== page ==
3 Anxiety Breathing Techniques You Can Practice Anywhere
December 2, 2010
admin in anxiety breathing exercise, anxiety breathing techniques


Breathing Techniques are a safe and natural way to calm anxiety. And once learned, you can practice them anywhere. Just three minutes of calm breathing can help you settle racing thoughts and reduce anxiety.

Many people living with high levels of anxiety tend to breathe high up in their chest. Shallow breathing can increase anxiety by building into hyperventilation that causes an imbalance in oxygen and carbon dioxide levels. Slow, steady breathing focusing on a longer exhalation redresses this imbalance and takes the body out of the fight or flight and anxiety into a more relaxed state. Working with anxiety calming breathing techniques sends a message to your nervous system that allows it to downgrade anxiety and switch into the relaxation response.



Here are 3 of our favourite Anxiety Breathing Techniques


1. The Measured Breath

Here's how to do it:



2. The Bumble Bee Breath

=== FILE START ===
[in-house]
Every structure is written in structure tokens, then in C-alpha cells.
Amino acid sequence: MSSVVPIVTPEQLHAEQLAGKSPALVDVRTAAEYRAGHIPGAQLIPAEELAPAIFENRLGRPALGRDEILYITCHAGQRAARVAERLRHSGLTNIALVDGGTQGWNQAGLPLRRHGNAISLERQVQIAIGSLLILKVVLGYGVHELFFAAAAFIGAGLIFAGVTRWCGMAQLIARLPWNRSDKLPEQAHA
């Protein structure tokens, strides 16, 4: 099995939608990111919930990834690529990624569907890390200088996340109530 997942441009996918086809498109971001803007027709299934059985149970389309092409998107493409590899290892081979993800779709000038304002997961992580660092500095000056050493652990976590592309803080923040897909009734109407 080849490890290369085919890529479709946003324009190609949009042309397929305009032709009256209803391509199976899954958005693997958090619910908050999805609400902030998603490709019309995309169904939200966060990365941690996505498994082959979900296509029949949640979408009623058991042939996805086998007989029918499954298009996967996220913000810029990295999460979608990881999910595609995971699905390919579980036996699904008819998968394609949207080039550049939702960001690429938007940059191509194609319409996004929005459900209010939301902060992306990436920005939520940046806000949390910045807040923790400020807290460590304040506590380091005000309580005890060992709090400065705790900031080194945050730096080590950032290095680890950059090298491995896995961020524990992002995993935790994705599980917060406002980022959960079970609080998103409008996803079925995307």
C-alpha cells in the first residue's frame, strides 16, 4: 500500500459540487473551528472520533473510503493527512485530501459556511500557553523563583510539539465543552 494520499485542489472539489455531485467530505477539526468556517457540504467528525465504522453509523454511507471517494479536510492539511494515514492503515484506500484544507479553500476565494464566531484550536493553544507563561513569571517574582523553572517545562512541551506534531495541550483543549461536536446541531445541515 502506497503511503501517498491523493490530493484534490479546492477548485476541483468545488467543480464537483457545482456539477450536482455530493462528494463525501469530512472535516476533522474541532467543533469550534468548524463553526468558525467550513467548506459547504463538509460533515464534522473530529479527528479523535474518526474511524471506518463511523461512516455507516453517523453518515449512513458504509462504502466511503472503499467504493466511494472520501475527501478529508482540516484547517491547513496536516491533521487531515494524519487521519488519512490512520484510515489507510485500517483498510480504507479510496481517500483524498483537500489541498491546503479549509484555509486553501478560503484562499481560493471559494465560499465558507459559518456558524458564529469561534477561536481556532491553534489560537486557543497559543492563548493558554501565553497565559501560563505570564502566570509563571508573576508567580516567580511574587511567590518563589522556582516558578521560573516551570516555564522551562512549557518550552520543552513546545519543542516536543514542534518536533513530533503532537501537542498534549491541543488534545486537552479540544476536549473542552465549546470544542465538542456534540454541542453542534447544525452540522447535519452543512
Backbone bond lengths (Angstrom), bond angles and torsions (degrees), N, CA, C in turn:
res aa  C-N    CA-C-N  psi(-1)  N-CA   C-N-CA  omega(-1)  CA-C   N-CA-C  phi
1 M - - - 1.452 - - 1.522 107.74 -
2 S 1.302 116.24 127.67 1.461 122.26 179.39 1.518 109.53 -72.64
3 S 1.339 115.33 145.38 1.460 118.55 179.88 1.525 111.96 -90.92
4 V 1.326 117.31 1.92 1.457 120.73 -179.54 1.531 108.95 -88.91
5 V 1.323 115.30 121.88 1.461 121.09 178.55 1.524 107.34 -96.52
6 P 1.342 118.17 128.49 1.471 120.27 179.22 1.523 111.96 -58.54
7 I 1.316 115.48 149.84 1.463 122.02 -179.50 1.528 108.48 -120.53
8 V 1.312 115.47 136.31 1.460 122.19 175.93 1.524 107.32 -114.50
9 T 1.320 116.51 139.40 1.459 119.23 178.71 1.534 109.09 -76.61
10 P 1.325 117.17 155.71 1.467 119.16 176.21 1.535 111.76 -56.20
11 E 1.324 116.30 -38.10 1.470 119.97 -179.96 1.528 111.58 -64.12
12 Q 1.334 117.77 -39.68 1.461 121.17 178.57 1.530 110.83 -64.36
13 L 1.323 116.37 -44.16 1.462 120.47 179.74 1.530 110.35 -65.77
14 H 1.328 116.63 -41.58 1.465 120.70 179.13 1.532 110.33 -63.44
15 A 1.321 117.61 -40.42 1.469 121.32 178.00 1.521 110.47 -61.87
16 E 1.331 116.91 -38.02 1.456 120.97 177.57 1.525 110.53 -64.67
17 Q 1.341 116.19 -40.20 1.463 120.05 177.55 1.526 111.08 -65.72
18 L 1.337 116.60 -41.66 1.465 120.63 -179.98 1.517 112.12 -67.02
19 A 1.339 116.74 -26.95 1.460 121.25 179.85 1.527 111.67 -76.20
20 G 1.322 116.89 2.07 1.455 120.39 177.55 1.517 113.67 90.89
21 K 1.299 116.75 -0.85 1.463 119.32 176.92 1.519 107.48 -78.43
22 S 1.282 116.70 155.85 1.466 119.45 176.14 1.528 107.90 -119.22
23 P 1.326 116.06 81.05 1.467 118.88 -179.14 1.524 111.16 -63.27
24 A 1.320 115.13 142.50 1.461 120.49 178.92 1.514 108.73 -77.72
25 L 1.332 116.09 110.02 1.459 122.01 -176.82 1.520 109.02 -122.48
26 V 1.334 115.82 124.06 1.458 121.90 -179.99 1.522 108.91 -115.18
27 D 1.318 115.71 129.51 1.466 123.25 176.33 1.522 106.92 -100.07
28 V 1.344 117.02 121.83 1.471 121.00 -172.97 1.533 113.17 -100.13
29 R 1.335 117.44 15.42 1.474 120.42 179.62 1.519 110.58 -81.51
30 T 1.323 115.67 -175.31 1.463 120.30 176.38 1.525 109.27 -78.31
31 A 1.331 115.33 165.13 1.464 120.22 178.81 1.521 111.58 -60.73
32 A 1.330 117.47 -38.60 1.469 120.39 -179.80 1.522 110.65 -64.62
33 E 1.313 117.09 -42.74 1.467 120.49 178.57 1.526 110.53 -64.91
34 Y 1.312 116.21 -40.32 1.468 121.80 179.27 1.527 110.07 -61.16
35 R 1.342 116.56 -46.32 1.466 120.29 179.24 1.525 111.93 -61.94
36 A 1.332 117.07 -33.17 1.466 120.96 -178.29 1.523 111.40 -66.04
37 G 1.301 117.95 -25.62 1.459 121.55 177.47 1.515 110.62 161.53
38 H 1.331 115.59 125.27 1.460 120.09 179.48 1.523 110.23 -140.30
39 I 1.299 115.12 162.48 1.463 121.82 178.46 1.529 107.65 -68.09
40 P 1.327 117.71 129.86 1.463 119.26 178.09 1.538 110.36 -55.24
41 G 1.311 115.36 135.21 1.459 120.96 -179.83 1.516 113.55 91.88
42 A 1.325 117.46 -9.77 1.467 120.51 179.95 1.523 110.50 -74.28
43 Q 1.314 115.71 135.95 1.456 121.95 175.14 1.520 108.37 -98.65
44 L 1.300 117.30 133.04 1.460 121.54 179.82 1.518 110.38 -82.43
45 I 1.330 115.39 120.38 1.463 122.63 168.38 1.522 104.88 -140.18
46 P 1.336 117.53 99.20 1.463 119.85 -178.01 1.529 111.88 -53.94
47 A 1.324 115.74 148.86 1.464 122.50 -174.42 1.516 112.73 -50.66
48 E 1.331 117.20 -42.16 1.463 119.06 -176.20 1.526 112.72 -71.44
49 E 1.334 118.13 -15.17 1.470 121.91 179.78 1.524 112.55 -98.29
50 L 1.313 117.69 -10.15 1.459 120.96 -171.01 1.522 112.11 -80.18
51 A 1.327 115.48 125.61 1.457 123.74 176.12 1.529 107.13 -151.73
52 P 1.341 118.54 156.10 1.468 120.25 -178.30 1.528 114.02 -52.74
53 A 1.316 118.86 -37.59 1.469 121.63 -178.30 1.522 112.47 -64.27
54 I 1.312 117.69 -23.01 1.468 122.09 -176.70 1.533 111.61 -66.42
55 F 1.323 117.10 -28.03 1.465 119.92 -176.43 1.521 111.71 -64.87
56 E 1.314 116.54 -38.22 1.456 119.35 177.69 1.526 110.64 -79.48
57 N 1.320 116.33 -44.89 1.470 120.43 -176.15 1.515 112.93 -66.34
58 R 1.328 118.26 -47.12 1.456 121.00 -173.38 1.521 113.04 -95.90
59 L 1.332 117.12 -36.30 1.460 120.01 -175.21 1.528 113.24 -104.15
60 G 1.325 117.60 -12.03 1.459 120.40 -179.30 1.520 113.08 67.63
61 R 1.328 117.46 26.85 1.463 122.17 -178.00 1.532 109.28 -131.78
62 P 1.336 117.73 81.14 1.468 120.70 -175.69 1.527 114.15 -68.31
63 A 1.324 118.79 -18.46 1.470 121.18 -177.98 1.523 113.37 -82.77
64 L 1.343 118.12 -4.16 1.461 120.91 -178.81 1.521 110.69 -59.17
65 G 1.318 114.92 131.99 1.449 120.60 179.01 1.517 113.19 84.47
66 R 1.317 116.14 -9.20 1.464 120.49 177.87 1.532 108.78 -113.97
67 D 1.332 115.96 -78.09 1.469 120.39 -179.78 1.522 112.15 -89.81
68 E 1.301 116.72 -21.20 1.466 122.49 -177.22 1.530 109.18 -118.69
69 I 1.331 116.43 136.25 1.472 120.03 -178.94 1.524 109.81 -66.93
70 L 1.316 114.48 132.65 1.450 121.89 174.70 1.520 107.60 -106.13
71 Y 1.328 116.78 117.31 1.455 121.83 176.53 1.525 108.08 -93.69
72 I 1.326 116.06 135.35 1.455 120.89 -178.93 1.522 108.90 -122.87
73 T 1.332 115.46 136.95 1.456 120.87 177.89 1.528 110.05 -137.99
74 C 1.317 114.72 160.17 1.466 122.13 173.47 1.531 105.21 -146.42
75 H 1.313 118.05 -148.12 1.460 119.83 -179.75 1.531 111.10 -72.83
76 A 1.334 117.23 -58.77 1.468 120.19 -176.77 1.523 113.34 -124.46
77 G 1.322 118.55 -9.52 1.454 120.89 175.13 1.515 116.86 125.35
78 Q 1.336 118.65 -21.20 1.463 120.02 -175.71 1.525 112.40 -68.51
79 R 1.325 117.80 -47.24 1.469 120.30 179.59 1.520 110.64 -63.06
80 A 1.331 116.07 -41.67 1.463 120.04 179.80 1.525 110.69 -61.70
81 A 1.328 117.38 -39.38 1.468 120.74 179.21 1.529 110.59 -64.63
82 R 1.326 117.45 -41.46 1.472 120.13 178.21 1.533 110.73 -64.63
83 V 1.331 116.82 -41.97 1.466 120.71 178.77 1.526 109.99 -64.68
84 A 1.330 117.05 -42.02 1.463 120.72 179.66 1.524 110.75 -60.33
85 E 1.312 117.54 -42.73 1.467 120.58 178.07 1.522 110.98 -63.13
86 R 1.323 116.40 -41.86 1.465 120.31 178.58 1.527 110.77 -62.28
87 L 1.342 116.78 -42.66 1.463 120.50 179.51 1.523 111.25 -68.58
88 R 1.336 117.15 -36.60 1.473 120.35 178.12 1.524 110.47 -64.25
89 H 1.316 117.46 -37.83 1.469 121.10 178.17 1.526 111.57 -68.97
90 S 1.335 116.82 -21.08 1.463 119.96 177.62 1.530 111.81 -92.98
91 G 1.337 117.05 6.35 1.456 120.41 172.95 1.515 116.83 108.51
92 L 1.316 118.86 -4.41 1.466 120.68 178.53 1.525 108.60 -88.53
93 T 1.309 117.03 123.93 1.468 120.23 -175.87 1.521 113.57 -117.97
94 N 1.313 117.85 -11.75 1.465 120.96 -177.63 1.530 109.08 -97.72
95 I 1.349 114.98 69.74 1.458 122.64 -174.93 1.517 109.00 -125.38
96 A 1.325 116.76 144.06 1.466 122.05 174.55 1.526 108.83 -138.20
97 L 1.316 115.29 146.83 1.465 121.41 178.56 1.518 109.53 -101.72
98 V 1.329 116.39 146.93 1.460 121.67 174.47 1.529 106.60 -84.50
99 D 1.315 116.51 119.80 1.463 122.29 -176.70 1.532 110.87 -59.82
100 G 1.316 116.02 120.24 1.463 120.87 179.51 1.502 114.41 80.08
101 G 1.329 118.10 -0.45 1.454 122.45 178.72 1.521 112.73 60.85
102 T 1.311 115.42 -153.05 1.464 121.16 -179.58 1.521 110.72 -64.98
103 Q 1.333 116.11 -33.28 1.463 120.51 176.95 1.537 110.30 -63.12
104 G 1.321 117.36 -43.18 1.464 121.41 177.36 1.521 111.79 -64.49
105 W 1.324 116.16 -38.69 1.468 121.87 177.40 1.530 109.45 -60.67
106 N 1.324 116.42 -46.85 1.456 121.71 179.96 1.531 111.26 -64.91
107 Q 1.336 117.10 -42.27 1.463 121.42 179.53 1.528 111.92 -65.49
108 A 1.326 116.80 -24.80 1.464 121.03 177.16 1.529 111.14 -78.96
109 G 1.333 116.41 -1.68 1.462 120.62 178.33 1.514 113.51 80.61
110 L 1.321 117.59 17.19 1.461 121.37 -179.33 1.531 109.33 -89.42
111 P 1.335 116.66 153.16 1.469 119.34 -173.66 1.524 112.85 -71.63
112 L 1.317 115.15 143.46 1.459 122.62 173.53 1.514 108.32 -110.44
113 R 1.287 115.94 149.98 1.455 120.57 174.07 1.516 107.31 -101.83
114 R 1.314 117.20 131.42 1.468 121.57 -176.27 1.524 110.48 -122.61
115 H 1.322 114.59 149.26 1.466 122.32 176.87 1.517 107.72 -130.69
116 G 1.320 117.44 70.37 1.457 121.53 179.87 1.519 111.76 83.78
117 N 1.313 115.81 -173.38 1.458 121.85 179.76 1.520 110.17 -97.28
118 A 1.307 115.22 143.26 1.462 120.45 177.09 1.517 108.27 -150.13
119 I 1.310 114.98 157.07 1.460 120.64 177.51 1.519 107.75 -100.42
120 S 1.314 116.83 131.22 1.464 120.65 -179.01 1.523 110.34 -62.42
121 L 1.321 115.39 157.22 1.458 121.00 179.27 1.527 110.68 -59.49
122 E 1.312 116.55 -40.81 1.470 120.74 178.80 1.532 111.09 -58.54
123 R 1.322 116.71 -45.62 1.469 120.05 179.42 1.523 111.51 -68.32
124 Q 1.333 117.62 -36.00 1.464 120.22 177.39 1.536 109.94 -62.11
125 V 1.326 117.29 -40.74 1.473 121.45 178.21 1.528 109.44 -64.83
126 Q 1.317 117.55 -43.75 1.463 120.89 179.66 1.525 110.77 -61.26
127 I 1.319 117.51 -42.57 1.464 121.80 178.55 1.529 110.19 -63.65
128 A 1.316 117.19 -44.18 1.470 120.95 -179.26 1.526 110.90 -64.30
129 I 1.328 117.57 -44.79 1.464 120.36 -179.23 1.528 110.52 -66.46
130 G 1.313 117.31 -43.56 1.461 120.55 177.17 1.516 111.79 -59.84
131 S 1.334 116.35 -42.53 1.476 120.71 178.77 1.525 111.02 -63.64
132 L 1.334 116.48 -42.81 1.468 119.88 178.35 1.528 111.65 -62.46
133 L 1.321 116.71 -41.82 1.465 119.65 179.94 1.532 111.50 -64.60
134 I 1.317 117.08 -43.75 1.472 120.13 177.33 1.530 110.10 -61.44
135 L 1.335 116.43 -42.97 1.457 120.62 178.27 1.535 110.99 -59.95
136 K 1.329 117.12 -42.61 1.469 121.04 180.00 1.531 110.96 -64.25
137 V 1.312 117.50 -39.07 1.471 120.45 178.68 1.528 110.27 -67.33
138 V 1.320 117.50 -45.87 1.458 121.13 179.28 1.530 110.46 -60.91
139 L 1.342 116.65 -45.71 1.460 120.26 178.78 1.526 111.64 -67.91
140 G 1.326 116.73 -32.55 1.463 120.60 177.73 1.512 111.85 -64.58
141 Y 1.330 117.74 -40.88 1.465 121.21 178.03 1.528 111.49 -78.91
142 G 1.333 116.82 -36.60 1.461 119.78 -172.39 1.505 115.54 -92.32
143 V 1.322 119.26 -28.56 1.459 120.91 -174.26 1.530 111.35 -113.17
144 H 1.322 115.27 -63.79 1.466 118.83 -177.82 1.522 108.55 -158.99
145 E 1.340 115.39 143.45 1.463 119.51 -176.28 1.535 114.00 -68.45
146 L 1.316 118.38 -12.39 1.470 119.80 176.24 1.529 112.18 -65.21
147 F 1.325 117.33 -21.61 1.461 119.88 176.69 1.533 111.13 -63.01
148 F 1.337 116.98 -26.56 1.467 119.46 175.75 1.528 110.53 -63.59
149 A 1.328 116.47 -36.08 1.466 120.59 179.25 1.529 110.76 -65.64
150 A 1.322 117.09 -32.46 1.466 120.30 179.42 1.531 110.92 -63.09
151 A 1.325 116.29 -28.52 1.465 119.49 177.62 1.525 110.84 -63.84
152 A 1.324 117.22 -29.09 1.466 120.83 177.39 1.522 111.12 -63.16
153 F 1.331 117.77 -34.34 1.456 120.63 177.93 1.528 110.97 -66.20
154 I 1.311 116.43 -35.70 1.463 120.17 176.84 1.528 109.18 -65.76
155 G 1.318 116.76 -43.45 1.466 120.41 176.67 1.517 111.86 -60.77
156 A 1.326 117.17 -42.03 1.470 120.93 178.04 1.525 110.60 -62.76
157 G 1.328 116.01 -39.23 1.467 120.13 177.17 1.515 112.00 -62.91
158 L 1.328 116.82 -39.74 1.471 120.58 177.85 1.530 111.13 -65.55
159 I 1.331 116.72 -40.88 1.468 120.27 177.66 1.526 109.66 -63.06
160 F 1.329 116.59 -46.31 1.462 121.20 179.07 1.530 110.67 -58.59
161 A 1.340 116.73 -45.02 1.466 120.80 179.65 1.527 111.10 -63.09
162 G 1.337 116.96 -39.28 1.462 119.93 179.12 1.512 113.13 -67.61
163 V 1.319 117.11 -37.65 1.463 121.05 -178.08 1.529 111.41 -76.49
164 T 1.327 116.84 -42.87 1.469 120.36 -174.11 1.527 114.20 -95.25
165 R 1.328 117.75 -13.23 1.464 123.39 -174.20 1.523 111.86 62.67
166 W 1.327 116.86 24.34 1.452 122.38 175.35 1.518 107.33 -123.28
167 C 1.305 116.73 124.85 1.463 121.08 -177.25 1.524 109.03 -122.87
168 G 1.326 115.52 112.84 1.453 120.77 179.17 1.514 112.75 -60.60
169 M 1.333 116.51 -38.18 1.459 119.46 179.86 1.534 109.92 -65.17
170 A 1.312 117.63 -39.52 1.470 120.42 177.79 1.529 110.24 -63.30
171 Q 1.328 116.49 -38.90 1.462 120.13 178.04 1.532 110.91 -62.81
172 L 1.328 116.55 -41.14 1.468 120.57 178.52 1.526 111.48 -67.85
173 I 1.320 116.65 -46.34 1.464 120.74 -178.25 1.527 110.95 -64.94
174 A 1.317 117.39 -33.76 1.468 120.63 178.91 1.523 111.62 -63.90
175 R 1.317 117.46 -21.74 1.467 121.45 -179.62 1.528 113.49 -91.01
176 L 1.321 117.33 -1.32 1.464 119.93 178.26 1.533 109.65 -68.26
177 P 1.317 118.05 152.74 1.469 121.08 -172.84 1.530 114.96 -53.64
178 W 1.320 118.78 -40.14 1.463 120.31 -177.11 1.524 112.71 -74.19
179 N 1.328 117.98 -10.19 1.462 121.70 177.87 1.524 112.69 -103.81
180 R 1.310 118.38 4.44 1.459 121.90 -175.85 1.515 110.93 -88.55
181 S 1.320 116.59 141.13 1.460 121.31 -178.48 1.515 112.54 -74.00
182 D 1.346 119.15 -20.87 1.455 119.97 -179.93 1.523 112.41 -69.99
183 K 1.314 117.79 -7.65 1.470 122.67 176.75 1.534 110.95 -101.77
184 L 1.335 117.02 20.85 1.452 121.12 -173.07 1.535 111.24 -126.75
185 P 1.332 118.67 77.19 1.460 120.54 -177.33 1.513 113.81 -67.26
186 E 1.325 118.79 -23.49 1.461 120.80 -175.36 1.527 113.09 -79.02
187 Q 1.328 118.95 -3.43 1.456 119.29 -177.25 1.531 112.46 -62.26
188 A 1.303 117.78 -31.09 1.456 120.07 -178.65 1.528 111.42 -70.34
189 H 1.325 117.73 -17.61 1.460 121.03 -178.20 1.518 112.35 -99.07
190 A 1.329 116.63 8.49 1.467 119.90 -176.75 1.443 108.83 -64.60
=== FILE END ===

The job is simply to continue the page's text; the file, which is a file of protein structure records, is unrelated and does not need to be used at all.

You might prefer to be alone for this one as you'll be making a noise. Strange though it sounds, this little technique has been used for thousands of years for calming the mind and it feels so good that you probably won't care what people think. Whenever I teach workshops on meditation or reducing stress and anxiety the Bumble Bee Breath is always a favourite.

Here's how to do it: 



And finally, the most popular breathing exercise for anxiety: Diaphragmatic, or Belly, breathing. This exercise is especially effective when panic or anxiety attacks strike. I recommend you try it any time you feel slightly stressed, or aggravated so you become really familiar with it. Then, if you find yourself feeling anxious or hyper-ventilating you can start belly breathing immediately and it will help you feel in control fast.


3. Belly Breathing for Relaxation



Please feel welcome to download and share our reminder image if you know someone it might help.





Article originally appeared on Anxiety Slayer (http://www.anxietyslayer.com/).
See website for complete article licensing information.